Parks herself tried to register three times between 1943 and 1945. She was flat-out refused the first time, and during her second attempt, Parks was thwarted by a difficult questionnaire, another Jim Crow-era voter suppression tactic to keep Black people off voter rolls.

Theoharis says that the times that Black people could register to vote were different from the times white people were given “so that Black people didn’t get to see how white people were treated. [Black people] would get different, much harder questions. Two white women actually come in while [Parks] is trying to register, and she sees the voter registrar’s signal to these white women that they should just wait until Parks is gone and then she’ll help them.”

Finally, on her third try in 1945, convinced she had answered the questions correctly, Parks copies down her questions and answers to have on hand for future legal challenges, and registrar saw her do that and approved her application. On top of the test, she had to pay $1.50 for each year she was eligible to vote. The poll tax was $18 in total, which is equivalent to about $260 in 2020. She cast her first vote for James Folsom for Governor of Alabama, and continued to help others register to vote by through the local NAACP youth council’s voter education programs. It was a rare accomplishment. Though her husband Raymond had worked on pooling money among members of a men’s social club to help people pay poll taxes, he wouldn’t be able to register to vote until he and Parks moved to Detroit in the late 1950s.

“Voting rights were the foundation of Parks’s political training,” as historian Martha S. Jones writes in Vanguard: How Black Women Broke Barriers, Won the Vote, and Insisted on Equality for All.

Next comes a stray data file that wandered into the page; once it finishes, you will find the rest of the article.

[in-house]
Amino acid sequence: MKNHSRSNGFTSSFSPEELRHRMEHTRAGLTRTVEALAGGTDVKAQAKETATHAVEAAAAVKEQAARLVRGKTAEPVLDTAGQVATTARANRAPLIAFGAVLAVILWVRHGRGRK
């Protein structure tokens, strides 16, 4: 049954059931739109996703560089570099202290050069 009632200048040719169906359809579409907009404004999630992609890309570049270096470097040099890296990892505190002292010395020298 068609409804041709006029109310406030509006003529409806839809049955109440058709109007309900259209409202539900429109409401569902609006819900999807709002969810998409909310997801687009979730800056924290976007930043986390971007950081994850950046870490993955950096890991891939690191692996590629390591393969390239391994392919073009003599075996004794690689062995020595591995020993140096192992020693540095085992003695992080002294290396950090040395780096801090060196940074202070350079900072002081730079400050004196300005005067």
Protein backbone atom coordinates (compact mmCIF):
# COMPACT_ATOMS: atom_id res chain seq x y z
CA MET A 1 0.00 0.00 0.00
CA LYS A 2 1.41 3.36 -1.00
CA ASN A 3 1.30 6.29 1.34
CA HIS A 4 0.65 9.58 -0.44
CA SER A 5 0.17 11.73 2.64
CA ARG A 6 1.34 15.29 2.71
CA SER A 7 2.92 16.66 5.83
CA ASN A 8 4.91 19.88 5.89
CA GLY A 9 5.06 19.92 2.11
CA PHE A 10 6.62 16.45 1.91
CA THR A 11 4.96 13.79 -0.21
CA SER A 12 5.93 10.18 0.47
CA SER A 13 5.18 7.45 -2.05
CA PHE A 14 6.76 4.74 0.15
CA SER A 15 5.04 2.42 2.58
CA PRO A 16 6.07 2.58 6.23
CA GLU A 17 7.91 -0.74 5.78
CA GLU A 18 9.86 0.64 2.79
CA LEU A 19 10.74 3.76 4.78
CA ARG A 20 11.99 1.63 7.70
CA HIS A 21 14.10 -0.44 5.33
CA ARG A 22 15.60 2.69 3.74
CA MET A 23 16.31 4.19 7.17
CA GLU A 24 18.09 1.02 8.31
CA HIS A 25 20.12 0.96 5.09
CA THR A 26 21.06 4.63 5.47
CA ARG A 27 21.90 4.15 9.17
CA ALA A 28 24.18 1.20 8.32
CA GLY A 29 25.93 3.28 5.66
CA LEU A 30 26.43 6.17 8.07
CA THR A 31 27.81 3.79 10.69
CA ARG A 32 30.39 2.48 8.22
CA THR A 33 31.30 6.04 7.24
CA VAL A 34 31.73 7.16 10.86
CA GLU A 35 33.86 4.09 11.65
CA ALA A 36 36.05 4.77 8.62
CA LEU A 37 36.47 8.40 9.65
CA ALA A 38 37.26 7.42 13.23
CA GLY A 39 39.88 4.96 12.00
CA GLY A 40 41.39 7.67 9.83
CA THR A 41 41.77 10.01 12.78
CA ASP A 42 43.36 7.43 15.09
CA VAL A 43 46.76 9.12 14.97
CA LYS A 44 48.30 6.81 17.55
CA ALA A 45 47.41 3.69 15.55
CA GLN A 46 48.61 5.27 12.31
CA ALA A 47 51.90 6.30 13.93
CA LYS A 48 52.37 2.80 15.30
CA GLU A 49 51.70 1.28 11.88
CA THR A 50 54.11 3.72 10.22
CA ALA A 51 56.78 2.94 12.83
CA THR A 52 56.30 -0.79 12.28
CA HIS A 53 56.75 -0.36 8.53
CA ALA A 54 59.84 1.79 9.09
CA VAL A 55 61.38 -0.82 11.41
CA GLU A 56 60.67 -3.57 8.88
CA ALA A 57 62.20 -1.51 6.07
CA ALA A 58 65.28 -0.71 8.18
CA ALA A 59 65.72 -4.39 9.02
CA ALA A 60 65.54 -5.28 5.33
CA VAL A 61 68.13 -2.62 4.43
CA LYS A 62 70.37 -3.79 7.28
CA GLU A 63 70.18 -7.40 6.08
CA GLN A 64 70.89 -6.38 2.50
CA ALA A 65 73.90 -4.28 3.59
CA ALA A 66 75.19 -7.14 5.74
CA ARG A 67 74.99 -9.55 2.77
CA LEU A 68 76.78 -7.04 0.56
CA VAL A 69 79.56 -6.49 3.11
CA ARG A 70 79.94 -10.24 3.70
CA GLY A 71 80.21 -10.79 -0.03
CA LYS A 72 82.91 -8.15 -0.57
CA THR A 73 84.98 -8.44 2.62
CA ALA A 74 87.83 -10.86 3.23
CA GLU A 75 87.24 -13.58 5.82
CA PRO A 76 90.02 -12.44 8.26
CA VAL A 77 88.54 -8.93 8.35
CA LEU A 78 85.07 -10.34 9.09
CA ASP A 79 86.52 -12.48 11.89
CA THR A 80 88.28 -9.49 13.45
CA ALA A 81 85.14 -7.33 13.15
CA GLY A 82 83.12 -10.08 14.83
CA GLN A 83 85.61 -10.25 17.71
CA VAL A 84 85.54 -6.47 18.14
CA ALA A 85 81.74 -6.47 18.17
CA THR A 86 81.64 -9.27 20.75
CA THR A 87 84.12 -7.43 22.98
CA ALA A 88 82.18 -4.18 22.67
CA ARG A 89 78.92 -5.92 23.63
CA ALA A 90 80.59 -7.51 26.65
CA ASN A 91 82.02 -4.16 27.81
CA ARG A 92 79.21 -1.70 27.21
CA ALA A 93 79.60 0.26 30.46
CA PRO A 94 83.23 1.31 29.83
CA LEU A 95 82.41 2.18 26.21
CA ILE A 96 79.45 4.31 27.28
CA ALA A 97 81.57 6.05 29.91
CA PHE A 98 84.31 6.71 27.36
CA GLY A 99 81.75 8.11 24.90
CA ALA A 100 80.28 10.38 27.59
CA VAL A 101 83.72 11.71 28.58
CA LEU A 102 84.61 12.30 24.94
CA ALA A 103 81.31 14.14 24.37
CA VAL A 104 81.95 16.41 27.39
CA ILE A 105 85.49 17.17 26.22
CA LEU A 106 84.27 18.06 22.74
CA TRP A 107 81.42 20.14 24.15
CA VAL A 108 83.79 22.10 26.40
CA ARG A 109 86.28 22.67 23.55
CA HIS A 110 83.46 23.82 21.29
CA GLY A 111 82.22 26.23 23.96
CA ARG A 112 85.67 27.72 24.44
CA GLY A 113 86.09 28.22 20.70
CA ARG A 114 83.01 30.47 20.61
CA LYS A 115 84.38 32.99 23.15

Theoharis says Parks and Montgomery NAACP branch president E.D. Nixon worked to “transform the branch into a more activist chapter” and form a partnership that is “going to change the face of American history.”

Frustration over the difficulty registering to vote was one of the many moments in her long activist career that had made Parks so resilient and gave her the strength to refuse to give up her seat on a bus on Dec. 1, 1955. Twenty years after successfully registering to vote on the third try, she would watch President Lyndon B. Johnson sign the Voting Rights Act at the White House on Aug. 6, 1965.

When the writer Studs Terkel asked her in a 1973 interview if she could elaborate on what was going through her head back on the bus on that fateful day in 1955, instead of stating one reason, she started to rattle off milestones in her life that led up to that point, and among them was “trying to become a registered voter under hazardous conditions, such as being denied a number of times, and feeling that there was a threat just to become a registered voter and cast my ballot to elected offices.”

“There’s no way you want to understand the path to Reverend Warnock’s [U.S. Senate] victory without seeing all of this groundwork that people are laying,” says Theoharis.

Parks’ and voting rights organizers’ persistence offers a teachable moment for young activists.

“There’s a lot of things that are wrong with the popular version of Rosa Parks, but part of it is how for many years, she and this smallish group of activists are [working] and how discouraging it is, and so the fact that she keeps going I think speaks to a kind of courage we don’t always realize about her,” Theoharis says. “They keep going, even when they can’t see that there’s going to be change in their lifetime.”

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Write to Olivia B. Waxman at olivia.waxman@time.com.